New technologies that can make farming more productive, more environmentally friendly and better adapted to the climate play a decisive role in sustainable food security. The progress that is currently being made in the areas of genetic engineering and digital technology is breathtaking and has enormous potential. Particularly in genetic engineering, however, society has a lot of prejudices that we have to overcome through improved communication of the science.

In the world’s developed nations, “food trends” such as organically produced food, regionality, superfoods like quinoa or the debate around things like insect burgers are enjoying ever greater popularity. Do you believe that these trends can play any sort of role when it comes to the global provision of food?

These are niche topics that have so far hardly played any role in global food provision. The aim must, of course, be to make the food sector more sustainable and, indeed, in ecological, economic and social terms. But organic farming and regionality are not suited as a panacea.

In the debate around food security, a lot is said about the future of Africa and Asia. In order to secure a positive development for these regions, do you see the need to act as being more in the hands of farmers and scientists or rather in the political sphere? And why?

There is a need to act in every area. Peace, good governance and a politics that benefits everyone, particularly disadvantaged groups, are a key foundation for a positive development. Unfortunately, there are too many countries in which these conditions do not exist. But without a productive agricultural sector and new technologies, sustainable food security cannot become a reality, which is why farmers and scientists are required.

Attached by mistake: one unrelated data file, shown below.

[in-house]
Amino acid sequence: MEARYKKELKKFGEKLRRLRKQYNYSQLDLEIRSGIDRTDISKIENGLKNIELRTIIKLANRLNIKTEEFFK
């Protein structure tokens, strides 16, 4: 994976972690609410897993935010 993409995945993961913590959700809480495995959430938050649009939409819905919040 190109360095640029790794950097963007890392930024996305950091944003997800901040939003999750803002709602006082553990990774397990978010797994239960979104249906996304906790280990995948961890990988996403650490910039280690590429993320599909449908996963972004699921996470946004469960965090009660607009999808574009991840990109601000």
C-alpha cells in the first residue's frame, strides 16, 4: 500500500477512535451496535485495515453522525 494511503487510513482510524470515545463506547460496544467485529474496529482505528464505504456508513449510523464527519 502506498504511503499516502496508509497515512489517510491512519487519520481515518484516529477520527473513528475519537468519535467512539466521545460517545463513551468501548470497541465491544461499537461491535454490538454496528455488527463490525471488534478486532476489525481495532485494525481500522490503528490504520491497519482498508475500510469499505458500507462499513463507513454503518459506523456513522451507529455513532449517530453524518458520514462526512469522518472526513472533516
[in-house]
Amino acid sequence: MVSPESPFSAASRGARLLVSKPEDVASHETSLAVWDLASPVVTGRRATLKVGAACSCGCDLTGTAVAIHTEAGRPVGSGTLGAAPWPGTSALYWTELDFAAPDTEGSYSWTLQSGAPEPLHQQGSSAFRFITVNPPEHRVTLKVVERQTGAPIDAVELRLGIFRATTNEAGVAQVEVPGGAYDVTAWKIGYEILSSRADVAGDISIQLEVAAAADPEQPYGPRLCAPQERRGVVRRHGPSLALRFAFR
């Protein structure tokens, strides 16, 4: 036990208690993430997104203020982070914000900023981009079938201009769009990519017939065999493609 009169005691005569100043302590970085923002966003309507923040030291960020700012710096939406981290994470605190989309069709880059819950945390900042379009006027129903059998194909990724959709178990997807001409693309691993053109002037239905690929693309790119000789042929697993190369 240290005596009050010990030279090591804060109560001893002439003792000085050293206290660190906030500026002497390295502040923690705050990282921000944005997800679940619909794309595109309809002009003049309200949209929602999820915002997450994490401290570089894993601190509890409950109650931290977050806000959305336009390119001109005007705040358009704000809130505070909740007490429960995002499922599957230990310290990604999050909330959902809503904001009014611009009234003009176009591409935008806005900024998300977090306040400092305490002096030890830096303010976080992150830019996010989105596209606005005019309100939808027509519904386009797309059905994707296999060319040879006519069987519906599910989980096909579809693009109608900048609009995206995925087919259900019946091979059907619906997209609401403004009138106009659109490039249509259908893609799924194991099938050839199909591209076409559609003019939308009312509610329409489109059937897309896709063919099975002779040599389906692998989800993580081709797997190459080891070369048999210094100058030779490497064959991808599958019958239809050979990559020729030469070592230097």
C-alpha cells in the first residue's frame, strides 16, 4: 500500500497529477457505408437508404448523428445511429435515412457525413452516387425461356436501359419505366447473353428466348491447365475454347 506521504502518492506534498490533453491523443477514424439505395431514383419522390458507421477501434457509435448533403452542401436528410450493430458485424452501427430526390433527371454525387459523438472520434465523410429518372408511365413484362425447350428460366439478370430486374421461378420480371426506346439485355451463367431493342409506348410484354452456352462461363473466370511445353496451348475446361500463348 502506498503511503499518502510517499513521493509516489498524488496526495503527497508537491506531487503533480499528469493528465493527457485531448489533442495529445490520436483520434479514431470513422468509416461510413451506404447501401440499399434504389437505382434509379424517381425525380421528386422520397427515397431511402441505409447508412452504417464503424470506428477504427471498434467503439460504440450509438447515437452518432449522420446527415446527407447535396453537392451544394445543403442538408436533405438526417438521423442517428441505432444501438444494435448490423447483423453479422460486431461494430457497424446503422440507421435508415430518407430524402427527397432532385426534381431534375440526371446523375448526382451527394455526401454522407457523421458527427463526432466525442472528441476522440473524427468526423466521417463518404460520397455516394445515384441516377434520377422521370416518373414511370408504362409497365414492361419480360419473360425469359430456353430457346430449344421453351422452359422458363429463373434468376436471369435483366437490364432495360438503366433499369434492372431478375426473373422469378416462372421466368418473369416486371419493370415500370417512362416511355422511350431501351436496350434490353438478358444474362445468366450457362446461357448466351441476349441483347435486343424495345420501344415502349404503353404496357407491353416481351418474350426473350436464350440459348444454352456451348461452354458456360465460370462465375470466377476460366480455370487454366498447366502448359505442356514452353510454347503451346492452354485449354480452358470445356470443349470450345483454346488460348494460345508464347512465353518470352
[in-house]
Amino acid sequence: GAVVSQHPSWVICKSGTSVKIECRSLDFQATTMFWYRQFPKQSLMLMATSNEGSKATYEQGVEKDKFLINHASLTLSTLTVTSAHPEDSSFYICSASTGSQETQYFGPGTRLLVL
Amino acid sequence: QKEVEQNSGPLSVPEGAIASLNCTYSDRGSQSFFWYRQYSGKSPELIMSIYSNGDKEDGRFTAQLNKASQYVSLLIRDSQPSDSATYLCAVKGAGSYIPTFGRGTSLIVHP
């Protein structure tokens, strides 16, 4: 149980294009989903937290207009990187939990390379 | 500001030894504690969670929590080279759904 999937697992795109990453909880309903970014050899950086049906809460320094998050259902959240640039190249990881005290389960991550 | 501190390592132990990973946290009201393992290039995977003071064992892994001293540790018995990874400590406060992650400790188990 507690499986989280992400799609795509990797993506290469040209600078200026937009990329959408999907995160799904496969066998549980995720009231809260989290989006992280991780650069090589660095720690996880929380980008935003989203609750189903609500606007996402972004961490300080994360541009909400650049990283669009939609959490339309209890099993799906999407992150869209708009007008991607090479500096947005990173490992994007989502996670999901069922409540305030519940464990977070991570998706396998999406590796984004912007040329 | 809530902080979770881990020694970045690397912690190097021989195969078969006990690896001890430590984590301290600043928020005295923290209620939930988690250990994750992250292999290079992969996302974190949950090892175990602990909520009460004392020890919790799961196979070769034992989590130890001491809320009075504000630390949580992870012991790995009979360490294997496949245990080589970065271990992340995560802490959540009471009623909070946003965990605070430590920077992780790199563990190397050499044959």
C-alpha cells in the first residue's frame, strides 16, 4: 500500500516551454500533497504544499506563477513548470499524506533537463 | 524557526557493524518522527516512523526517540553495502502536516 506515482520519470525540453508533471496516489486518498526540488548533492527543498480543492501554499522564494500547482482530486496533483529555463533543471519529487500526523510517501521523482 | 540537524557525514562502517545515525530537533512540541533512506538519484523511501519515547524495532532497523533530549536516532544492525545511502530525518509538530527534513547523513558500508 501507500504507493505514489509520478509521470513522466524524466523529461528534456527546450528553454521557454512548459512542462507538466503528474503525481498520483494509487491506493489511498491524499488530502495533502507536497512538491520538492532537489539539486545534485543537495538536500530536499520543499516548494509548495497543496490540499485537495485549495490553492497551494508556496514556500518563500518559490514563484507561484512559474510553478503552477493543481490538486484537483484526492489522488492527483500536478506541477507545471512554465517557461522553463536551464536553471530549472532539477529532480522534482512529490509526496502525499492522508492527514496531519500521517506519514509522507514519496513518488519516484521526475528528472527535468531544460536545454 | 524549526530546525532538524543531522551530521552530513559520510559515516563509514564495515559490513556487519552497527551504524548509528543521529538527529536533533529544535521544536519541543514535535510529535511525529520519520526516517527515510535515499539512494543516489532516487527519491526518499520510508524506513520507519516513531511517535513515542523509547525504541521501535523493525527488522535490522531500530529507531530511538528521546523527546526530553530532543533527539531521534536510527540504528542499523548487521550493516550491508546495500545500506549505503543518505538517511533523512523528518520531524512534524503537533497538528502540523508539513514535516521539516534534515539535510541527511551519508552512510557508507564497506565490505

What’s the main focus of your work at the moment and what do you want to achieve with your research in the years ahead?

The public debates about sustainable farming and food are unfortunately far too strongly characterised by seemingly insurmountable contradictions: Increase in production or reduction of consumption? Genetic engineering or organic farming? Global trade or regionality? Debating the principles like this doesn’t help and obscures the view of constructive solutions, which usually require sensible combinations. There are no simple tricks. The challenge of meeting the basic needs of ten billion people and at the same time avoiding a climate and environmental catastrophe is simply too big to let ourselves get caught up in ideological trench warfare. With my work, I would like to contribute to finding and implementing constructive solutions.

About the interviewee

Prof. Dr. Matin Qaim is one of the leading agricultural economists for questions of global food provision and sustainable agricultural development. In 2019, Prof. Dr. Qaim was the first German agricultural economist to become a Fellow of the Agricultural and Applied Economics Association (AAEA). This is American agricultural economics’ highest award, which is presented in recognition of outstanding scientific achievements. Prof. Dr. Qaim provides advice to both the German and British governments in the area of global food provision. He has also been invited to the Vatican several times by the Pontifical Academy of Sciences to lecture and advise “on the role of new agricultural technologies for fighting hunger”.